I enjoyed the organization of this book and its way of using lists for some key points. As we adjust to a newborn and feeding, we don’t always have the time or energy to read an entire book. I like that it could serve as quick reference for families. It covers getting comfortable, how baby affects your milk production, the first week of breastfeeding, setting breastfeeding goals, and adjusting to your first, second, or even third year of breastfeeding.

The chapter on weaning is the most comprehensive literature I’ve seen. Infants always get to a point where they naturally wean themselves gradually, but if you’re ready this is a decision you can make for yourself. The chapter on weaning talks about infant age, your comfort, your schedule, the types of solid food baby is getting and how to go about weaning gradually so that your milk production reduces without causing you much (if any) pain, engorgement, or discomfort. Weaning is hard. It truly is. We form a serious bond with our babies through breastfeeding. We know that it helps them to feel secure, loved, and at peace. It also releases hormones for us that increase our feelings of natural love for our children. When we wean, we worry that we are hurting our children’s dependence on us or their emotional attachment. We want to comfort our children, and we do that a lot through breastfeeding. If we begin weaning, how are we going to show them the same love and comfort? This portion of the book will help you navigate weaning.

Breastfeeding Made Simple lists common challenges in both the mother and the baby and resources to help. It covers several areas including the mother’s mood, past trauma and whether there is a challenge that was created because of medical reasons such as cesarean birth or babies born with cleft palate or Down syndrome, as examples.  From the book, I learned about palatal obturators that provide a firm surface for the roof of the mouth for a baby with a cleft palate as well as a Haberman feeder that allows the baby to control the flow of milk with compression rather than suction. That’s gotta be the coolest thing since sliced bread.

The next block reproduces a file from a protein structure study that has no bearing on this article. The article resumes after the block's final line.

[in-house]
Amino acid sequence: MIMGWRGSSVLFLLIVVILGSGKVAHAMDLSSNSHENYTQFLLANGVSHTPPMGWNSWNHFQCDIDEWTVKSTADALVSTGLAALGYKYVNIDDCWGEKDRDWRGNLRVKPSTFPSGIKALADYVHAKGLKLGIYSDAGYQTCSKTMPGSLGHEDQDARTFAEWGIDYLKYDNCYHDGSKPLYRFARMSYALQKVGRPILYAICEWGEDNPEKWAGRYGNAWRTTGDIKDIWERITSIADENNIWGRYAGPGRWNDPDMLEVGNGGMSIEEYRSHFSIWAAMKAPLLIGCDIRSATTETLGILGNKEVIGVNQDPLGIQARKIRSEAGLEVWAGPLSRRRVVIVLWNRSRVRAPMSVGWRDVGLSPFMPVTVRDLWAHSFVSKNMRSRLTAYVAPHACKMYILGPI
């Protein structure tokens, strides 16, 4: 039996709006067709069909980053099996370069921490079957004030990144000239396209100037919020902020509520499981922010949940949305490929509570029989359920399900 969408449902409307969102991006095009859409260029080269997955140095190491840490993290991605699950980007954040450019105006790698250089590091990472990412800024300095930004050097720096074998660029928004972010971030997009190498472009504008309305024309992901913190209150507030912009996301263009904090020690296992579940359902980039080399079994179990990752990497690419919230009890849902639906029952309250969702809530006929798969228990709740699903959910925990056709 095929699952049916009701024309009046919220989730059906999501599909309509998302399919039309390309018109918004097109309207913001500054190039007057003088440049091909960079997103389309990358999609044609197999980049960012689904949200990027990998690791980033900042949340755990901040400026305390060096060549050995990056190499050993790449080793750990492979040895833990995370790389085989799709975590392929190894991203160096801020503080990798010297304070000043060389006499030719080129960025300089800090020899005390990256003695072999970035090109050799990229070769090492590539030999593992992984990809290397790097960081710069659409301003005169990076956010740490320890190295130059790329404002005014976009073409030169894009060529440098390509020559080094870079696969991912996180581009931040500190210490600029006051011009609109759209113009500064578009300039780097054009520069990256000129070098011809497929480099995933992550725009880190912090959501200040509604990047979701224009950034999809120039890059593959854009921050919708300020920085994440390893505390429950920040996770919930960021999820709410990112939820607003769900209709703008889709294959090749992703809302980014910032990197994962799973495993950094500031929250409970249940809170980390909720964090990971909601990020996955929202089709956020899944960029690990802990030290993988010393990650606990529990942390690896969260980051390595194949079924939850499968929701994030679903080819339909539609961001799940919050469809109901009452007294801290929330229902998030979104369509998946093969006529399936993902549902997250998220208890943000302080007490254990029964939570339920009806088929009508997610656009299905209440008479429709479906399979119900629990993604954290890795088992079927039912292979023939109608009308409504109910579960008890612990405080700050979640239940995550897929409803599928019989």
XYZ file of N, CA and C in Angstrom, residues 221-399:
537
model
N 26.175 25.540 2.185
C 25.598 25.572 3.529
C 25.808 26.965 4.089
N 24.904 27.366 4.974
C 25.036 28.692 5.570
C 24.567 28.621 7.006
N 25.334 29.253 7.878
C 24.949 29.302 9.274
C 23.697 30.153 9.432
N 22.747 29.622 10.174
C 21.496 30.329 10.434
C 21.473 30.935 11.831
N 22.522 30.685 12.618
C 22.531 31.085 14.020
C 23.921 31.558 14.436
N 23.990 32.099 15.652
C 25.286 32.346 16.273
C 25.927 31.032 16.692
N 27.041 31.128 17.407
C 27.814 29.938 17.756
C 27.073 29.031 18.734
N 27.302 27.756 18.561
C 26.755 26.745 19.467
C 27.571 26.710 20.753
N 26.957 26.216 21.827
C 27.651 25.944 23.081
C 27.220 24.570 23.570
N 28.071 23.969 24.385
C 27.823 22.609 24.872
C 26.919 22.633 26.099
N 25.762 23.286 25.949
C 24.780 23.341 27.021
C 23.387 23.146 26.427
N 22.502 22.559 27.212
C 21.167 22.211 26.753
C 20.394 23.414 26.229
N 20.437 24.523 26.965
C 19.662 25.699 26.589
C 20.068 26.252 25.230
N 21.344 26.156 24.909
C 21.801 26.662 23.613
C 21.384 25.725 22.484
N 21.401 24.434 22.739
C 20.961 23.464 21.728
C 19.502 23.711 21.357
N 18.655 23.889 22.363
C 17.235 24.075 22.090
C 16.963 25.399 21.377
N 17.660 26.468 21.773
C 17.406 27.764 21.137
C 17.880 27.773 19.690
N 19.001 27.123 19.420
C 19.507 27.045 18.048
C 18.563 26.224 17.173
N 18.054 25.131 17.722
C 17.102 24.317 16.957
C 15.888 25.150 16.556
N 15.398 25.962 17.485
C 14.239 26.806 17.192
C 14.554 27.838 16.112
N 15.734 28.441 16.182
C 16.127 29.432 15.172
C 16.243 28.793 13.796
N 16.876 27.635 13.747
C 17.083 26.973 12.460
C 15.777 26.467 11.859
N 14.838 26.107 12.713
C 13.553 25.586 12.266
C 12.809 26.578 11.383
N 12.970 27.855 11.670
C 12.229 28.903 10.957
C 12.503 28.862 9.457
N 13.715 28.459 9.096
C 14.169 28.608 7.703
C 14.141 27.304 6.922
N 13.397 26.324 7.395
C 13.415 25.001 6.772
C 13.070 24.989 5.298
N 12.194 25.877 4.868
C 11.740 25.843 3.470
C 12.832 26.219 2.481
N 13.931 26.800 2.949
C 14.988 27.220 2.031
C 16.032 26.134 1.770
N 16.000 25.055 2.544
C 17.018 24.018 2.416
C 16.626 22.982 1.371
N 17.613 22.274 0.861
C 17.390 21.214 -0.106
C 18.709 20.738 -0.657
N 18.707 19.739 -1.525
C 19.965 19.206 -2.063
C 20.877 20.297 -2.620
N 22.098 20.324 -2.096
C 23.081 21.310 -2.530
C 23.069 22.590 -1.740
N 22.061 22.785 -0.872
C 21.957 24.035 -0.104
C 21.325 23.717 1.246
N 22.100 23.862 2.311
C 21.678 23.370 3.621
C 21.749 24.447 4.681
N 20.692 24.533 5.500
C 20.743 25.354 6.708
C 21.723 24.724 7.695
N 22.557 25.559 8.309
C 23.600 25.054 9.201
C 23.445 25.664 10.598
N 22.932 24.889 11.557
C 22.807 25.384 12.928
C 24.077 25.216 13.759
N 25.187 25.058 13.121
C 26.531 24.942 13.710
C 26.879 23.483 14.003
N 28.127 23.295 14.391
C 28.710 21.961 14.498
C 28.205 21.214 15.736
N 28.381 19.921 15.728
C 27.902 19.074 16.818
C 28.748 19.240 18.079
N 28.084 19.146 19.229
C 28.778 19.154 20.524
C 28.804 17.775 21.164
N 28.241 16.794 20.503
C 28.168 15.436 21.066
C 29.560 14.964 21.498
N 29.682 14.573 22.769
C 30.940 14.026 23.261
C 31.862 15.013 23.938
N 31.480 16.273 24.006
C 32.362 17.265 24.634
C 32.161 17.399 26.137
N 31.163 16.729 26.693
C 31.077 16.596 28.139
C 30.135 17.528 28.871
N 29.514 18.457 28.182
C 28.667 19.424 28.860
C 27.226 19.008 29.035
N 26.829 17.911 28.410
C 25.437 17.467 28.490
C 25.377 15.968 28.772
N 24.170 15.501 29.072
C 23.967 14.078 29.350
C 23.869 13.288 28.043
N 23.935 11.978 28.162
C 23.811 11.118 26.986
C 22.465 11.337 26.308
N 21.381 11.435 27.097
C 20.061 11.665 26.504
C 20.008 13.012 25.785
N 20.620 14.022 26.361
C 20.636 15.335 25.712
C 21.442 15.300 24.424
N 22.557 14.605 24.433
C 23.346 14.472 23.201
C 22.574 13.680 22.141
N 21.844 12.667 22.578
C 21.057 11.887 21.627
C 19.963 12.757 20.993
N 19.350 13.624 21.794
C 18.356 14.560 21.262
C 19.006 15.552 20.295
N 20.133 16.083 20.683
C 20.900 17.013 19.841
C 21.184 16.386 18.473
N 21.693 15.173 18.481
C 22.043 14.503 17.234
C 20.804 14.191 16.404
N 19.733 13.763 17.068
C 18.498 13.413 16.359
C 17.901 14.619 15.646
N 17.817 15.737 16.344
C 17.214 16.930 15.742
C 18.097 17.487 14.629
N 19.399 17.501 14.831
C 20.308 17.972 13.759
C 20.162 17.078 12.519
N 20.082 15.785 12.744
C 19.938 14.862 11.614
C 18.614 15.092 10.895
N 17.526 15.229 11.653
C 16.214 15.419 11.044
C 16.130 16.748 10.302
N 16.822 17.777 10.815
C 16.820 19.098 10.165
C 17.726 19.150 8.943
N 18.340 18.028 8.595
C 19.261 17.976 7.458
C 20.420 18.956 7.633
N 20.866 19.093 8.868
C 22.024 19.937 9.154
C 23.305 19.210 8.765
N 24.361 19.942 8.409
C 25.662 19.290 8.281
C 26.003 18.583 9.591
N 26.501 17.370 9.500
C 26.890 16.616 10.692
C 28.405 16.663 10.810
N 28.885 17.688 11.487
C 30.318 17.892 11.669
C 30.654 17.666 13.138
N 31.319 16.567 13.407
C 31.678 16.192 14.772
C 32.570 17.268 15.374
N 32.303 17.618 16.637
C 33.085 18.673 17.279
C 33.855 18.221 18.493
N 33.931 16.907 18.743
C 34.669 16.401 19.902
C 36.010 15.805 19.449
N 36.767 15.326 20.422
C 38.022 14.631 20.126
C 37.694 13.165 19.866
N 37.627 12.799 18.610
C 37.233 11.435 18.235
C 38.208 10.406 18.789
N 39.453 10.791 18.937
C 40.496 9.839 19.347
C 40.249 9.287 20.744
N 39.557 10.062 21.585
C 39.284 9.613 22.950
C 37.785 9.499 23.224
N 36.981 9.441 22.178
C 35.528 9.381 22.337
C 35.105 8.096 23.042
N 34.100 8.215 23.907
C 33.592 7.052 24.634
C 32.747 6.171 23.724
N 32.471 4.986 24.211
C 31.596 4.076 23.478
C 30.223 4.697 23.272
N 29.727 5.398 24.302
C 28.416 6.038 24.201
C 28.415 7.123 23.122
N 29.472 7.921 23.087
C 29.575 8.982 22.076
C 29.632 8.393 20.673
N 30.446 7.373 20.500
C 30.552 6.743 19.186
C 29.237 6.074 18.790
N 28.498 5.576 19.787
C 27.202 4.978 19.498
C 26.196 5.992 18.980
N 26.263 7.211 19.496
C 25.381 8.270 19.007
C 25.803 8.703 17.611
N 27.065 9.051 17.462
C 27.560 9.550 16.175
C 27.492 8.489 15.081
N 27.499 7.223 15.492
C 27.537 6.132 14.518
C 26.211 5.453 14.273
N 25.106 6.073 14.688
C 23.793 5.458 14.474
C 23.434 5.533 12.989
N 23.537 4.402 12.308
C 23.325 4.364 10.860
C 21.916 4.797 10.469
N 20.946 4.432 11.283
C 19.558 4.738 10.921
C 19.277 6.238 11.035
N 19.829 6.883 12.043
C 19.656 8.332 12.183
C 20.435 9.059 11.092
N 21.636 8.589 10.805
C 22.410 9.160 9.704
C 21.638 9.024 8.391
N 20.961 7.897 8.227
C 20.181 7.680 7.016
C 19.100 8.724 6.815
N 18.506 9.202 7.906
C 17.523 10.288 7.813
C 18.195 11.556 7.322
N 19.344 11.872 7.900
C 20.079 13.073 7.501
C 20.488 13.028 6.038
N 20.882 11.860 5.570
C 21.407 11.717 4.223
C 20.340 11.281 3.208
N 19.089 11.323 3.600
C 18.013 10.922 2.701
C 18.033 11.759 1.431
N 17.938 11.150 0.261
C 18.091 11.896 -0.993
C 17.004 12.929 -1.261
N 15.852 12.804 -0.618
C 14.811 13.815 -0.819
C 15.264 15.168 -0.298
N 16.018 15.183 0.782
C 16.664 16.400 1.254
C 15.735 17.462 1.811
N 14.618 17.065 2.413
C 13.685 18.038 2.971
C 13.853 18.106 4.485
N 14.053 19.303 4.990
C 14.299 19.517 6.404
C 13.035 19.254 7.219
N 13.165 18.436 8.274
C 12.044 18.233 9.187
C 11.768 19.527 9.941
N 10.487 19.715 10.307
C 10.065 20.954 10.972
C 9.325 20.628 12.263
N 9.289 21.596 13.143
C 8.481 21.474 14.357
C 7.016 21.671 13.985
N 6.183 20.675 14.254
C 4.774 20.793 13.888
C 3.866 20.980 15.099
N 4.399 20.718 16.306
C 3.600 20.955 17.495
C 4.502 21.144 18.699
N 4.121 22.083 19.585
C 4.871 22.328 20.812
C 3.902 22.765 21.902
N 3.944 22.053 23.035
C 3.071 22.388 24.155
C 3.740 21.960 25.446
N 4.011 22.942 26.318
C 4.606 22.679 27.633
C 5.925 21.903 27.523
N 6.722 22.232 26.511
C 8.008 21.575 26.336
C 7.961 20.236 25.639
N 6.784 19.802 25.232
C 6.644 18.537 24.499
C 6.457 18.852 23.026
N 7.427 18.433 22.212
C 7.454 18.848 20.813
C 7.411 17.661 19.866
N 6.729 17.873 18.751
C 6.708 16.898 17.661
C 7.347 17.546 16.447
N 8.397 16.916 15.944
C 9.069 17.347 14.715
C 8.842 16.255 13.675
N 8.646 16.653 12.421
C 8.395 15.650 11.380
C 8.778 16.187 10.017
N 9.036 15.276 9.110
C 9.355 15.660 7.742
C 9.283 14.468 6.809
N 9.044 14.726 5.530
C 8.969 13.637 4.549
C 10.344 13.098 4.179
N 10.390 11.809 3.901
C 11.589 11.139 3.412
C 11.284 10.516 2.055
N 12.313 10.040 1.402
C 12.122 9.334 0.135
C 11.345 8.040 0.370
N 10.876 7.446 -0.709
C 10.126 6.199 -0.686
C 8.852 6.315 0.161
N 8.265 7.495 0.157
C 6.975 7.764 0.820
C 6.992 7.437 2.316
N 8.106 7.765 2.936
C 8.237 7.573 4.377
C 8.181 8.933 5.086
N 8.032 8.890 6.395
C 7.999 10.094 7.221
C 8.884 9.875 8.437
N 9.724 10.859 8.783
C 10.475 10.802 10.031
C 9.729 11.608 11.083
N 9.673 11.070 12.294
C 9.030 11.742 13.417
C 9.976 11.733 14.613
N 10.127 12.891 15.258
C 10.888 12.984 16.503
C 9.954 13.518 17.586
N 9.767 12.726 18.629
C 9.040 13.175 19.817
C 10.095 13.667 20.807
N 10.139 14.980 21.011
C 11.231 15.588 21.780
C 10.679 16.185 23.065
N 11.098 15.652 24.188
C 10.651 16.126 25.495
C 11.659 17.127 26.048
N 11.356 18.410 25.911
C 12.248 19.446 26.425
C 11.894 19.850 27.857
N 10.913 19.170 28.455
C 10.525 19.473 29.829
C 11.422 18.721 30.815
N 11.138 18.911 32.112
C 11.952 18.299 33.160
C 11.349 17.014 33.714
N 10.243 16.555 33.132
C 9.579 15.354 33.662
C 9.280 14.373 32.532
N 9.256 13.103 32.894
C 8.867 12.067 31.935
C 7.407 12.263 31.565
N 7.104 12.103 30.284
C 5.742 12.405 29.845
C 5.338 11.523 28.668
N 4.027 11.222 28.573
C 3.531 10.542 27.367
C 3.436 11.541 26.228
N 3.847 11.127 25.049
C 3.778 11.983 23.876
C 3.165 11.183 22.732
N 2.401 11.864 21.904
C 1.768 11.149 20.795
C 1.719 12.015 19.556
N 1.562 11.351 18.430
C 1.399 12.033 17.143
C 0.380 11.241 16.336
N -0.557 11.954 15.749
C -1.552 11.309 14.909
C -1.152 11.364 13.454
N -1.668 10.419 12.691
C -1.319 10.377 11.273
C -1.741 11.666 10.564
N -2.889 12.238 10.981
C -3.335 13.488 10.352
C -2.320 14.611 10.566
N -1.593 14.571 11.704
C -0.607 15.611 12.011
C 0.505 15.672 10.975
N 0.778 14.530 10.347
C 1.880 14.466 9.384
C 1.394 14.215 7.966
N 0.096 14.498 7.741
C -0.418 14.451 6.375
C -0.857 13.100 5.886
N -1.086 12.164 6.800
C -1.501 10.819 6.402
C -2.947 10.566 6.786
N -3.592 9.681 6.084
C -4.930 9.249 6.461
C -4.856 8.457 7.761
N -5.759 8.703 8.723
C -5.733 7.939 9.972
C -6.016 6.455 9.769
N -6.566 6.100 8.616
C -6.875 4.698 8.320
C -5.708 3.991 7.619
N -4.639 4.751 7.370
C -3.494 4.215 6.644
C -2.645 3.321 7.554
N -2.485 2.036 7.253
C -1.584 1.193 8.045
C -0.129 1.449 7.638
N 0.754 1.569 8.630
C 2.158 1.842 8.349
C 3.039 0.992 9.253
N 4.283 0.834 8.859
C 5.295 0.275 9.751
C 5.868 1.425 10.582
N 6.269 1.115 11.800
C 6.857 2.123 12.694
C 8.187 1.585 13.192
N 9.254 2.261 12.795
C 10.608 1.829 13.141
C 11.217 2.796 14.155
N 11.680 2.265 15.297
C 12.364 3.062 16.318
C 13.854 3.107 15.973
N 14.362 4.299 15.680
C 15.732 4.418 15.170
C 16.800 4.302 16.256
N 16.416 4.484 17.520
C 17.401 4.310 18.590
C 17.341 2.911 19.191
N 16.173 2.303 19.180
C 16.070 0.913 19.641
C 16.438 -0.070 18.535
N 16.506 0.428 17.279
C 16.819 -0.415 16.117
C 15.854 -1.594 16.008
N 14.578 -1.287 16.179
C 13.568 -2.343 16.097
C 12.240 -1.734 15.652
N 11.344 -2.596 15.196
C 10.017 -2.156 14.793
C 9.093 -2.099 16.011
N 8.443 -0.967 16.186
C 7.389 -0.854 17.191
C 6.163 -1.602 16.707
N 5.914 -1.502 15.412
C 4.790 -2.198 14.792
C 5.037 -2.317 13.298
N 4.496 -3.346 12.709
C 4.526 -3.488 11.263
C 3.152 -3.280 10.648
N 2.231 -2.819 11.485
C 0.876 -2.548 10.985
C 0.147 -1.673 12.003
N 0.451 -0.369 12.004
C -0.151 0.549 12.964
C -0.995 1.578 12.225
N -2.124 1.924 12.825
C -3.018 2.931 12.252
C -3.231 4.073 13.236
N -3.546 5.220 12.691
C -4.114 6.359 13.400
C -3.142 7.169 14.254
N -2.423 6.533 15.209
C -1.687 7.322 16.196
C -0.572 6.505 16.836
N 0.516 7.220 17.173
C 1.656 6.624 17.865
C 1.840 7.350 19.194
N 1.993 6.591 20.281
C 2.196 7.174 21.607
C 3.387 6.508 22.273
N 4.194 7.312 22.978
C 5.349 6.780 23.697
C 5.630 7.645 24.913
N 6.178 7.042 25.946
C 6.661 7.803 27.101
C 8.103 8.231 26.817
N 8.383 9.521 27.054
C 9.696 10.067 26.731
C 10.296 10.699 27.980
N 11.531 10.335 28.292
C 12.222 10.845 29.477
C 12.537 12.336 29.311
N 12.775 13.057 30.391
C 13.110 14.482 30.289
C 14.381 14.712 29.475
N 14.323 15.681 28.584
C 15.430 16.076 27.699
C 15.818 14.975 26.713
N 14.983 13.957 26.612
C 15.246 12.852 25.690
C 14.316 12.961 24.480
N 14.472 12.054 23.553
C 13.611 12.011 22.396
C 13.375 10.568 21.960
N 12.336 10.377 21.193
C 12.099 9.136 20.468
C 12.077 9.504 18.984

One of the cool modern innovations that made me run to Google is Lilypadz which are reusable breast pads that apply subtle pressure to your nipple to prevent leaking. Leaking is completely normal, and I found that when I breastfed on one side, the let-down affected both sides before I could grab a cup or milk bag to collect that precious milk. 2009 could have been a completely different year if these had been around then.

I’d recommend this book to anyone that really values breastfeeding, has a goal of breastfeeding for around a year or longer, or is looking for more information to support easy adjustments for latch, position, or learning details surrounding breastfeeding. This book is very pro breastfeeding and has a focus on attachment parenting. It talks briefly about formula feeding. It recognizes that formula is a viable option for feeding a baby, but gives information that makes it seem like breastfeeding is the ideal. While breastfeeding is shown to be better for babies because the milk is catered to them in a whole different way than formula feeding and it helps build their immune system, I am aware and respect that breastfeeding is not for everyone. Nor is attachment parenting best for every family. Medical emergencies, postpartum mood disorders, or past sexual and physical trauma can affect the breastfeeding relationship and the choices a mother makes. Or she simply doesn’t want to breastfeed. The end. I respect that choice.

In the event that a mother is struggling with breastfeeding and is unsure how to proceed, I would help connect her to an IBCLC that does home visits. If the mother feels that breastfeeding is causing her undue harm or stress, worsening the symptoms of a mood disorder, or causing her to feel resentment toward her baby, I would not recommend this book as an initial resource since it may increase feelings of guilt, fear, or failure to see so many pro breastfeeding resources when you’re really not sure where to go next.